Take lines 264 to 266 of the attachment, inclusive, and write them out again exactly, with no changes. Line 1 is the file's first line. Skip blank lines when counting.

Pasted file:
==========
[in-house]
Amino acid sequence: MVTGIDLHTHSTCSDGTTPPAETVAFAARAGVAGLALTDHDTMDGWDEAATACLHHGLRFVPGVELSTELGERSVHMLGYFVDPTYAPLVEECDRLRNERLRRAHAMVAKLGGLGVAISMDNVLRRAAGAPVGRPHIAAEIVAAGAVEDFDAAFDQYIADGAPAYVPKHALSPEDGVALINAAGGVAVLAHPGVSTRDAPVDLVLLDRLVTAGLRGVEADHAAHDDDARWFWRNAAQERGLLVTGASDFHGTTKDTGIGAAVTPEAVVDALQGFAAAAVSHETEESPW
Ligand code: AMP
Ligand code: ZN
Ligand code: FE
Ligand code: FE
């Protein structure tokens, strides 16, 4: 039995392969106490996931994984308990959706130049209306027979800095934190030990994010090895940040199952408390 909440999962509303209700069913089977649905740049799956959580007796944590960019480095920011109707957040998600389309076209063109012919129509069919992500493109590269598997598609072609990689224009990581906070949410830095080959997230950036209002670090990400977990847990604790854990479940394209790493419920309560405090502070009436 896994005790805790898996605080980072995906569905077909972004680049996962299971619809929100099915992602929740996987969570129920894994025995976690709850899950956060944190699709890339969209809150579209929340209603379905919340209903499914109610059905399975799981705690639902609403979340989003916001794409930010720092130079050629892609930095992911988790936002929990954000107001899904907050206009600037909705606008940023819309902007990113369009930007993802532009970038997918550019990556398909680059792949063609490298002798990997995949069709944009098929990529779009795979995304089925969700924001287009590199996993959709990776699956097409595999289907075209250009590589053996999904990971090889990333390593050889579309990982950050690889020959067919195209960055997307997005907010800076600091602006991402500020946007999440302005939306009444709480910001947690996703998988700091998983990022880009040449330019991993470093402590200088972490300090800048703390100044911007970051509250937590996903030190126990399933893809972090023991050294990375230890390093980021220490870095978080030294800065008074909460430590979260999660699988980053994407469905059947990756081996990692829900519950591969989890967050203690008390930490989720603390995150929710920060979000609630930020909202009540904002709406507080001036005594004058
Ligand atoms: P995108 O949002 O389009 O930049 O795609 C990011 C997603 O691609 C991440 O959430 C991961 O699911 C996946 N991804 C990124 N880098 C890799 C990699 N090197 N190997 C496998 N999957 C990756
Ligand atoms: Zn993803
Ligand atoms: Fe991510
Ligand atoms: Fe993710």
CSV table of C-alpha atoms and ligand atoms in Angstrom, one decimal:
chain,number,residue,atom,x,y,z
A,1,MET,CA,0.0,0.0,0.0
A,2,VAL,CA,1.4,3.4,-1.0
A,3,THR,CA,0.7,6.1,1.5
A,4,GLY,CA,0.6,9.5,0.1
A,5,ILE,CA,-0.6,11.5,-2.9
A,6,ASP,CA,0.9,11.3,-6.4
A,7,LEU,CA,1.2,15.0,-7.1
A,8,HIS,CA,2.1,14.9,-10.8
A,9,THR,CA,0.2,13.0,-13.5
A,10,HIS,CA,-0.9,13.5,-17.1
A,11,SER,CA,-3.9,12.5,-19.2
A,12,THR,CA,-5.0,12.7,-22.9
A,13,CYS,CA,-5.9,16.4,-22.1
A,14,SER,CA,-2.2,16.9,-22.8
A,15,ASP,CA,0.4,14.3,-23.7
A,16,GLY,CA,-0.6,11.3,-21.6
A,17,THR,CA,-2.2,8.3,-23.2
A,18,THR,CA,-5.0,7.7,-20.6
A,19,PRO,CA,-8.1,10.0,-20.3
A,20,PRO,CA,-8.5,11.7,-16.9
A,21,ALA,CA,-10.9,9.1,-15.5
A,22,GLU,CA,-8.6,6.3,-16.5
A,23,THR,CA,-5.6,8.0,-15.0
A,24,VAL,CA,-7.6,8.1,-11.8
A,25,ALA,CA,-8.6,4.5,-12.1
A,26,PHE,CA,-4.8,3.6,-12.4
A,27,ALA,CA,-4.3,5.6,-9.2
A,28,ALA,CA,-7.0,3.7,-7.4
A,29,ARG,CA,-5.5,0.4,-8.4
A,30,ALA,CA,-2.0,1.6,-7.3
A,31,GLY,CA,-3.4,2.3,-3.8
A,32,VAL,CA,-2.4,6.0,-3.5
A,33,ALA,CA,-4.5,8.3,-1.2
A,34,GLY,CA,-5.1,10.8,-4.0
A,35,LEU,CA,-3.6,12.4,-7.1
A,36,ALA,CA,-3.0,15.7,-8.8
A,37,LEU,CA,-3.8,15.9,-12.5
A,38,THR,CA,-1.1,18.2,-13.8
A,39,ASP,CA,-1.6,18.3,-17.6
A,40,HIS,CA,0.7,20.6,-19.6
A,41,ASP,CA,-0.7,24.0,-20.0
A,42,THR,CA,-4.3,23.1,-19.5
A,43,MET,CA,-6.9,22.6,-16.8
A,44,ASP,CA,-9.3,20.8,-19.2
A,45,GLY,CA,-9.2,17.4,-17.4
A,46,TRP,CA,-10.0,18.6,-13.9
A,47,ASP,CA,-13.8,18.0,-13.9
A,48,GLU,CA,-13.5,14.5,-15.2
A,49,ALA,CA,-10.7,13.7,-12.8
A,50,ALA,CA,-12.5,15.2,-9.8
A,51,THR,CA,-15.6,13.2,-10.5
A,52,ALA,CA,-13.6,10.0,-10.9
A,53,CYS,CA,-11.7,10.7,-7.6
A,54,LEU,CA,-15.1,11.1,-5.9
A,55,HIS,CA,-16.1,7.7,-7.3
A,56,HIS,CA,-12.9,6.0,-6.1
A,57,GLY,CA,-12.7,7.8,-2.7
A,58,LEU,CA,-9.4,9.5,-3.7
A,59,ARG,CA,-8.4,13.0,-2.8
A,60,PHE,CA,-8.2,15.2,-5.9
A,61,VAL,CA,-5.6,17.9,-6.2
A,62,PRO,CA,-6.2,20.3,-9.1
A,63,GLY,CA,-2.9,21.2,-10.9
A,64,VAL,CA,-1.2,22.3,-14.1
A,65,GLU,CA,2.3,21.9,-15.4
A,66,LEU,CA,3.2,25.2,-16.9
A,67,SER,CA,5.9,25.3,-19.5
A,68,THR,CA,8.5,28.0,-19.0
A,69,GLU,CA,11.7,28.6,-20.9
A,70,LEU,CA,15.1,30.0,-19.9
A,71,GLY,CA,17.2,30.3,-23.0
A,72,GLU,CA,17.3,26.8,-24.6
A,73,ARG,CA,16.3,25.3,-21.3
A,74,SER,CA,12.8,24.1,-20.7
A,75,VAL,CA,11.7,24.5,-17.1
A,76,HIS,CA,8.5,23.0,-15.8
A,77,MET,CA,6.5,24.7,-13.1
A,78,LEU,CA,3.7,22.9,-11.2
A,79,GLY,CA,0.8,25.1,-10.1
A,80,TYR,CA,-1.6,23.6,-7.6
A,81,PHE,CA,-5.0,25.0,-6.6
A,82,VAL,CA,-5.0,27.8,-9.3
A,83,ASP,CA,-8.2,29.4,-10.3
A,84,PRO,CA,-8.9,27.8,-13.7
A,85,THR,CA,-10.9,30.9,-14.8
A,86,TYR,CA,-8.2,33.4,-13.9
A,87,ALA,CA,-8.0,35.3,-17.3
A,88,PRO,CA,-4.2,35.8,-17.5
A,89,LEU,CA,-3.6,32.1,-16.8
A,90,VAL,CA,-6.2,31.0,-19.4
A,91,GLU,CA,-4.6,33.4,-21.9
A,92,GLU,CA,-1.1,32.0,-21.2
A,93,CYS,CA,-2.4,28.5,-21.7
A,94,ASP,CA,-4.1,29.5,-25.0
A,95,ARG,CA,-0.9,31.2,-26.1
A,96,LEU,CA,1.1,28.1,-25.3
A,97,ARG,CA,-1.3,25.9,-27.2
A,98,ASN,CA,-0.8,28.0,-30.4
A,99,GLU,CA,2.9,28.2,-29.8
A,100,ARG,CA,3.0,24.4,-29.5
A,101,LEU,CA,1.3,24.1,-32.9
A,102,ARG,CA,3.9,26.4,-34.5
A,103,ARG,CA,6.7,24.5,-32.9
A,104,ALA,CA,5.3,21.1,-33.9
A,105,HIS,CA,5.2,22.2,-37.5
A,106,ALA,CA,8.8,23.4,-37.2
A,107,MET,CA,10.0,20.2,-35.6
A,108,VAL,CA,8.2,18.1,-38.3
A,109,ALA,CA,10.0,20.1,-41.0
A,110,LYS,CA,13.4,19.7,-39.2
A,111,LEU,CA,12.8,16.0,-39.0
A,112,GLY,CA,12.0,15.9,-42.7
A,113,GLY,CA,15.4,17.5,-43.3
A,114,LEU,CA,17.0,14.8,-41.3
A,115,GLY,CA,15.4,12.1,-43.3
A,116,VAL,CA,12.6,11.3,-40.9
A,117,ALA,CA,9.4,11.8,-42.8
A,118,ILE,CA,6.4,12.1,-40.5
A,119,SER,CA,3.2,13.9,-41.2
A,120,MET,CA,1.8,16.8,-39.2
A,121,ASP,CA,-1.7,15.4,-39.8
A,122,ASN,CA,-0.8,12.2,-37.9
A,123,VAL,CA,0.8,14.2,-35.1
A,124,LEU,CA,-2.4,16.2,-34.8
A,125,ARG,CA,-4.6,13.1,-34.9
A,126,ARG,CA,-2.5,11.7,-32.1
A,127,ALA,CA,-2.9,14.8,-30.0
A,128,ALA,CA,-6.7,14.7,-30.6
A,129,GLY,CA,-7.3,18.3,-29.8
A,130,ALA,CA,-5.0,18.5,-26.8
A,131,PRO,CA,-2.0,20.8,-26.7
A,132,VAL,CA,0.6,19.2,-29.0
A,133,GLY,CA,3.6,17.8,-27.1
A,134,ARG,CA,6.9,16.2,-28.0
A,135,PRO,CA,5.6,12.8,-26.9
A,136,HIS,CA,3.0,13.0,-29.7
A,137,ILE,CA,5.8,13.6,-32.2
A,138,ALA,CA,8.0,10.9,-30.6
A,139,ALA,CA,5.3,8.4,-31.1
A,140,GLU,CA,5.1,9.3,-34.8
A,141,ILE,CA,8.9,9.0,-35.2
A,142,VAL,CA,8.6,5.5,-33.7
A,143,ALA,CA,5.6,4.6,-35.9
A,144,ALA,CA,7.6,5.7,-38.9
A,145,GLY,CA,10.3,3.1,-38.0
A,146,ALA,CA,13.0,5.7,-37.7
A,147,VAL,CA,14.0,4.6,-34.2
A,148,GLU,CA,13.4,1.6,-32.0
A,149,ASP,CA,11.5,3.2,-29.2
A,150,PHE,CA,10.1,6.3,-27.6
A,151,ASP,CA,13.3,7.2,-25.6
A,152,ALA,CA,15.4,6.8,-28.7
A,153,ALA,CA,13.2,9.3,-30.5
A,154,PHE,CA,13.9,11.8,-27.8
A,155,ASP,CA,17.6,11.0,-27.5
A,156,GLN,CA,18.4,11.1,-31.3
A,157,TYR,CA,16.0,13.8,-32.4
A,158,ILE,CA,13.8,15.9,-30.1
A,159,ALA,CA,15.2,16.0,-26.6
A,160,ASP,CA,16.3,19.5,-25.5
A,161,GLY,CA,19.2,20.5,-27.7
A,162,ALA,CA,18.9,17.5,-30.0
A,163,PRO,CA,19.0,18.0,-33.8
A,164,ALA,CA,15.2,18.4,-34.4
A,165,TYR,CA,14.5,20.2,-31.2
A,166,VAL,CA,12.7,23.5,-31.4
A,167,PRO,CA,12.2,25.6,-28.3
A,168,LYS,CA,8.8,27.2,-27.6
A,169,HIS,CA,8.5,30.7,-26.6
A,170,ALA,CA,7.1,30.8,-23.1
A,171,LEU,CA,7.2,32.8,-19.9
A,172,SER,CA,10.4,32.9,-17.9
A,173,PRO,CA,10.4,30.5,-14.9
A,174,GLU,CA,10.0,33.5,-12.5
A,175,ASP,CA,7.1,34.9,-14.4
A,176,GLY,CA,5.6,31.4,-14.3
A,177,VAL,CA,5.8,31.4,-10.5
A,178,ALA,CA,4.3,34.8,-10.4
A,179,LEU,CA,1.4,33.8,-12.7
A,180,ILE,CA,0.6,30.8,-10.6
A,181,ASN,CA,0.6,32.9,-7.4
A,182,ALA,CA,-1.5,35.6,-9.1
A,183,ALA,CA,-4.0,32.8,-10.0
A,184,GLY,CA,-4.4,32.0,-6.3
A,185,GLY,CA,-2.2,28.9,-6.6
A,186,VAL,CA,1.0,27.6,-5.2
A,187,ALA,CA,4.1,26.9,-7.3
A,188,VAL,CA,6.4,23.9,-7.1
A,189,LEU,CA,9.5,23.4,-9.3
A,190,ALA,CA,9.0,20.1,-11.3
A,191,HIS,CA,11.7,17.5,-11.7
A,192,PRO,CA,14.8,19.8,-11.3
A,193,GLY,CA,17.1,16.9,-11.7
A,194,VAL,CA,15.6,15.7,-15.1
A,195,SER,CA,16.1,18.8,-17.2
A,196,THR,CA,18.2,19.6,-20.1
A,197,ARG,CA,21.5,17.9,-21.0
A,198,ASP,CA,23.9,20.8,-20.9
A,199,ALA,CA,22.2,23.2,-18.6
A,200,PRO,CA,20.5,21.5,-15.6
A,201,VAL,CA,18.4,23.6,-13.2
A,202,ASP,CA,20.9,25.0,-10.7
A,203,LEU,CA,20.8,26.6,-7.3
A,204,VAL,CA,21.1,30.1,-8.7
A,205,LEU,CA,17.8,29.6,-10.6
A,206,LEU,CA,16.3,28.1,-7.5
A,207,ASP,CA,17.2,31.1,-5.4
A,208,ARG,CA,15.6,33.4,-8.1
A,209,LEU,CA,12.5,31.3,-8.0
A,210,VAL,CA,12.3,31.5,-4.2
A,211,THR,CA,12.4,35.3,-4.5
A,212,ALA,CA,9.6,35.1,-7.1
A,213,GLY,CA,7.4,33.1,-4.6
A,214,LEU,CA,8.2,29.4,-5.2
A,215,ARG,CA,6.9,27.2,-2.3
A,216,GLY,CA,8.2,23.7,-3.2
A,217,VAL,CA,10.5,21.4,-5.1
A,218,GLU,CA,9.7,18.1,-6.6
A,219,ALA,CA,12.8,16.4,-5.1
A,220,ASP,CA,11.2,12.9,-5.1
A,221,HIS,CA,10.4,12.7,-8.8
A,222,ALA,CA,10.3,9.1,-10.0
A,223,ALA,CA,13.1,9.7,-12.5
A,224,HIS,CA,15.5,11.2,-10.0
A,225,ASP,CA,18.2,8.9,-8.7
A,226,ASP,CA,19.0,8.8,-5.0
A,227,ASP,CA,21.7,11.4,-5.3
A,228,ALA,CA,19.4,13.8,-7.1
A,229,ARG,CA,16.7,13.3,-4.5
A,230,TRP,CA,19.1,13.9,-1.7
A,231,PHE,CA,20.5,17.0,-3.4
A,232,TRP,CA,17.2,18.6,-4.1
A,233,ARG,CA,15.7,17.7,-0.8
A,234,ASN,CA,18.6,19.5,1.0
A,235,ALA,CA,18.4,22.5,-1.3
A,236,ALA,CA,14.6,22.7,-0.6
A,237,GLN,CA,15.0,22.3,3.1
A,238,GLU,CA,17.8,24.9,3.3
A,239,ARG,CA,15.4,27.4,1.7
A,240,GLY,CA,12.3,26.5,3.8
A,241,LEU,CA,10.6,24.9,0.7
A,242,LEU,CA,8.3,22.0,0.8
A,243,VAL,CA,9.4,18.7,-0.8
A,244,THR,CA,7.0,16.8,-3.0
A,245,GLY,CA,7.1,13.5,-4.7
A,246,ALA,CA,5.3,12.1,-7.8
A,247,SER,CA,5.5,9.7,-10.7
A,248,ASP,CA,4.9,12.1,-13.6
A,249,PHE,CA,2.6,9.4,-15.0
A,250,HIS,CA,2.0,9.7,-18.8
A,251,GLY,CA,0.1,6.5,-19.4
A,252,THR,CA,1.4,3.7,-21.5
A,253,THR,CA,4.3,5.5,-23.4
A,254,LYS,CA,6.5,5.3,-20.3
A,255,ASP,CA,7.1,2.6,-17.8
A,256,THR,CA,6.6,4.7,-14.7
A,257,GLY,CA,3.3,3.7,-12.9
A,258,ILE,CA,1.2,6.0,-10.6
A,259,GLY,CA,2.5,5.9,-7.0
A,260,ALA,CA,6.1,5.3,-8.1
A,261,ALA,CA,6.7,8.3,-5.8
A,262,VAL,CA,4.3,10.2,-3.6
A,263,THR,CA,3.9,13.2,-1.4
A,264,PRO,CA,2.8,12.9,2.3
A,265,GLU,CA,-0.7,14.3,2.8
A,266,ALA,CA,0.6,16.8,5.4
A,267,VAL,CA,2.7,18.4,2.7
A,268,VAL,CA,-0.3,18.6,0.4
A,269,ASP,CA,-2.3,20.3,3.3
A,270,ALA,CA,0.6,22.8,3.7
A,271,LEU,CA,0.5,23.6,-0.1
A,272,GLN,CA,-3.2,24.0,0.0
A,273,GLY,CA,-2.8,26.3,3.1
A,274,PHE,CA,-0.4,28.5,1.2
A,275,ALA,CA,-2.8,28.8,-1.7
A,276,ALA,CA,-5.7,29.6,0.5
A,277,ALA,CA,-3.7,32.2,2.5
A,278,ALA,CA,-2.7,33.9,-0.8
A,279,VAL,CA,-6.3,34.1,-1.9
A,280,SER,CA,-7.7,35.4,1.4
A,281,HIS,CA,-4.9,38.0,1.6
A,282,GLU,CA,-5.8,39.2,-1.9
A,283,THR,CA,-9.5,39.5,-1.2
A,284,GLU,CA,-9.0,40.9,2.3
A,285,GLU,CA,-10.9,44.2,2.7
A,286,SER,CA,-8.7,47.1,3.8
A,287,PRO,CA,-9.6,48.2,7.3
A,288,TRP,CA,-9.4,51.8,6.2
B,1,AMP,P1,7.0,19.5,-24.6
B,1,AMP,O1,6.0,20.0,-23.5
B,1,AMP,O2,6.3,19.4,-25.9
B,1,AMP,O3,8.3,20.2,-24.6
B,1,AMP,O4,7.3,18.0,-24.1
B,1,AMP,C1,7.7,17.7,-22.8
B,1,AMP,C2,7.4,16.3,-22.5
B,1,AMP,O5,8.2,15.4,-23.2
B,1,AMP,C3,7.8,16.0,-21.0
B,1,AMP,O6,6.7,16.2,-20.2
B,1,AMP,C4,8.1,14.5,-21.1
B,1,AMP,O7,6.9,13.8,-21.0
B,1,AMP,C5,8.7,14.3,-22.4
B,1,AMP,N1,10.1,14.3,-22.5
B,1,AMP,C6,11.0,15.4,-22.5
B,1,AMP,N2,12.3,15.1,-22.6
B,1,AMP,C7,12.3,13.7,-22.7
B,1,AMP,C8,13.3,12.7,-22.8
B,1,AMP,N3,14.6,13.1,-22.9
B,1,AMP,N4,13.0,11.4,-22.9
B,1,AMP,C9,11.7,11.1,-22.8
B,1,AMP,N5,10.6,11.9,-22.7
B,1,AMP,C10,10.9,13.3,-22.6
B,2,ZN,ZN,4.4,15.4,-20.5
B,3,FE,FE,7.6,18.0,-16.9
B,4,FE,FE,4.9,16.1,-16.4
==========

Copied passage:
A,251,GLY,CA,0.1,6.5,-19.4
A,252,THR,CA,1.4,3.7,-21.5
A,253,THR,CA,4.3,5.5,-23.4